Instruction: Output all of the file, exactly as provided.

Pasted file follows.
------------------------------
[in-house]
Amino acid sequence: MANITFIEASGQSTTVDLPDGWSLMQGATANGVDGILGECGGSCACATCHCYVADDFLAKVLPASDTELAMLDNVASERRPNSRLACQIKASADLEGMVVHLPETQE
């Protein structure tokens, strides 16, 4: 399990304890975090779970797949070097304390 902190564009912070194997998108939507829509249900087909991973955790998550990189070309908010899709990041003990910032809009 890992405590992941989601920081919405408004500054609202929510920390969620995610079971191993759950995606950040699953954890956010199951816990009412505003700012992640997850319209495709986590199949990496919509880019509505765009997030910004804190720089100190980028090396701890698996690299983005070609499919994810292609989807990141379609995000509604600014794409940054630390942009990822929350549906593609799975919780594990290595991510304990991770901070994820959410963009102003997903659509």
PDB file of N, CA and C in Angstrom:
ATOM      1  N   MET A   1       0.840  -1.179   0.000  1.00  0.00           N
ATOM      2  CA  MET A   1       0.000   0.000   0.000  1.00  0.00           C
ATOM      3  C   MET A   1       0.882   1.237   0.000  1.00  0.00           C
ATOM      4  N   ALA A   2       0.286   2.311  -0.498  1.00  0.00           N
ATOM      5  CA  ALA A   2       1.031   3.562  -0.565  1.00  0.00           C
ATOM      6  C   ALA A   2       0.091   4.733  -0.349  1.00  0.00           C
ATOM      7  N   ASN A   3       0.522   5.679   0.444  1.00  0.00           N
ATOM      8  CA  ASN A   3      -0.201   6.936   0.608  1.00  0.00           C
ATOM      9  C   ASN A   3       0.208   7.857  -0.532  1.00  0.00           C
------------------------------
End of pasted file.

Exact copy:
[in-house]
Amino acid sequence: MANITFIEASGQSTTVDLPDGWSLMQGATANGVDGILGECGGSCACATCHCYVADDFLAKVLPASDTELAMLDNVASERRPNSRLACQIKASADLEGMVVHLPETQE
């Protein structure tokens, strides 16, 4: 399990304890975090779970797949070097304390 902190564009912070194997998108939507829509249900087909991973955790998550990189070309908010899709990041003990910032809009 890992405590992941989601920081919405408004500054609202929510920390969620995610079971191993759950995606950040699953954890956010199951816990009412505003700012992640997850319209495709986590199949990496919509880019509505765009997030910004804190720089100190980028090396701890698996690299983005070609499919994810292609989807990141379609995000509604600014794409940054630390942009990822929350549906593609799975919780594990290595991510304990991770901070994820959410963009102003997903659509």
PDB file of N, CA and C in Angstrom:
ATOM      1  N   MET A   1       0.840  -1.179   0.000  1.00  0.00           N
ATOM      2  CA  MET A   1       0.000   0.000   0.000  1.00  0.00           C
ATOM      3  C   MET A   1       0.882   1.237   0.000  1.00  0.00           C
ATOM      4  N   ALA A   2       0.286   2.311  -0.498  1.00  0.00           N
ATOM      5  CA  ALA A   2       1.031   3.562  -0.565  1.00  0.00           C
ATOM      6  C   ALA A   2       0.091   4.733  -0.349  1.00  0.00           C
ATOM      7  N   ASN A   3       0.522   5.679   0.444  1.00  0.00           N
ATOM      8  CA  ASN A   3      -0.201   6.936   0.608  1.00  0.00           C
ATOM      9  C   ASN A   3       0.208   7.857  -0.532  1.00  0.00           C